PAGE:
A Letter To The Lost Grandfathers For Christmas
Start writing a post

Christmas Of Remembrance Series: The Three Wise Grandfathers

Each of you was so different, yet you wore the same title. With that title, you taught me the world.

Christmas Of Remembrance Series: The Three Wise Grandfathers

To my three dear Grandfathers,

I wish we all had more time together.

The three of you were, in many ways, completely different. But you also created a combined balance. Altogether, you created the perfect Grandfather. I lost each of you at very different points in my life. One out of the blue. One a long time coming. One somewhere in the middle of the two. No matter how long or how short our time was together, each of you taught me so much about family, friends, life, and passion. This is for you.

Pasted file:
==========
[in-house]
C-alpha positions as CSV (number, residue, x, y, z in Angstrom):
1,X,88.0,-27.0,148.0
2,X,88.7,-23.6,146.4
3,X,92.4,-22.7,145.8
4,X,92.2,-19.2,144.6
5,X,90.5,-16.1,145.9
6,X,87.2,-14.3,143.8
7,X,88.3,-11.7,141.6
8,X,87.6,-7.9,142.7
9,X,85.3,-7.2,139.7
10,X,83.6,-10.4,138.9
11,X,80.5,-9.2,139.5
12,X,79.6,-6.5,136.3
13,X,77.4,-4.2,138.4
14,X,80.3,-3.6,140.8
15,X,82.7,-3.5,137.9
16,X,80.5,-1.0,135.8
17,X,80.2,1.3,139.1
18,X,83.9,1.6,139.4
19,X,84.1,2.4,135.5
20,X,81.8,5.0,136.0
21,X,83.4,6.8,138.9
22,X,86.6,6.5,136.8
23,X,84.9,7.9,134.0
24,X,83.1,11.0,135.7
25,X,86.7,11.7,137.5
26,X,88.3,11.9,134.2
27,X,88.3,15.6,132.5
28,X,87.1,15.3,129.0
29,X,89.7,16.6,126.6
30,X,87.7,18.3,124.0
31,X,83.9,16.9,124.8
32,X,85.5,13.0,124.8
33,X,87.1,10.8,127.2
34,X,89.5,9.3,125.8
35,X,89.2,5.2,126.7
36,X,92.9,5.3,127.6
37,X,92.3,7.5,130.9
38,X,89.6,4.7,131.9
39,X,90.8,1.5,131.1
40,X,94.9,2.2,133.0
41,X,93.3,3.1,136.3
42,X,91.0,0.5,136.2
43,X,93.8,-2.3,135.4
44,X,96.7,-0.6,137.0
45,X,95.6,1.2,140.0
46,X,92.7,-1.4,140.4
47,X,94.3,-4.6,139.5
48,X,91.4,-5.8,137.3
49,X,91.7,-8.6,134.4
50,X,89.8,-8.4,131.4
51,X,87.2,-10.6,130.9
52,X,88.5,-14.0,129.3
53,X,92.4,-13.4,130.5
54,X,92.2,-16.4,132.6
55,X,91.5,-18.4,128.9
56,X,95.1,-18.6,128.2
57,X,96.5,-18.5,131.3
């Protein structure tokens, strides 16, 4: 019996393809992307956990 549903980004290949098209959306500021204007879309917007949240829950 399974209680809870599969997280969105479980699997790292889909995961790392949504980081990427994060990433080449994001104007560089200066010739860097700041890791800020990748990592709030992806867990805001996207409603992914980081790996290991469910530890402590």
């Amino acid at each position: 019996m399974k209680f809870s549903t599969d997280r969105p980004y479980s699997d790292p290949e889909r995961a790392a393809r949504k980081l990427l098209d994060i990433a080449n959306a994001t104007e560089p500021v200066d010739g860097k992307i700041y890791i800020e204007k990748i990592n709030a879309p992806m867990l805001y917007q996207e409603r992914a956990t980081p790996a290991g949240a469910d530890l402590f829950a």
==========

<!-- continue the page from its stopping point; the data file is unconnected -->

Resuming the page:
To Paw Paw,

I lost you first. To a stroke. I was in the second grade. Or maybe third. I didn't cry. I, for some reason, didn't have a grand emotional response to your death. All I can do is assume it was because of my age. My lack of life experience. Something. Nonetheless, I missed you terribly. I still do. I still hold the memories I have of you very close to me, especially at Christmas time. Your love for your family. Your love of Christmas. Always needing a great, big Christmas tree. Your Santa hat for handing out presents. The way you and I would make popcorn -- you all decked out in an apron and chef's hat, filling the pan to the brim so the top would always pop off. Your larger than life personality and wonderful knack for conversation. I wish we had more time together. I wish I could have known you better. I wish you could see who I have become, and have yet to become. But, I know that I will see you again, one day. I hope you'll have the popcorn ready for me.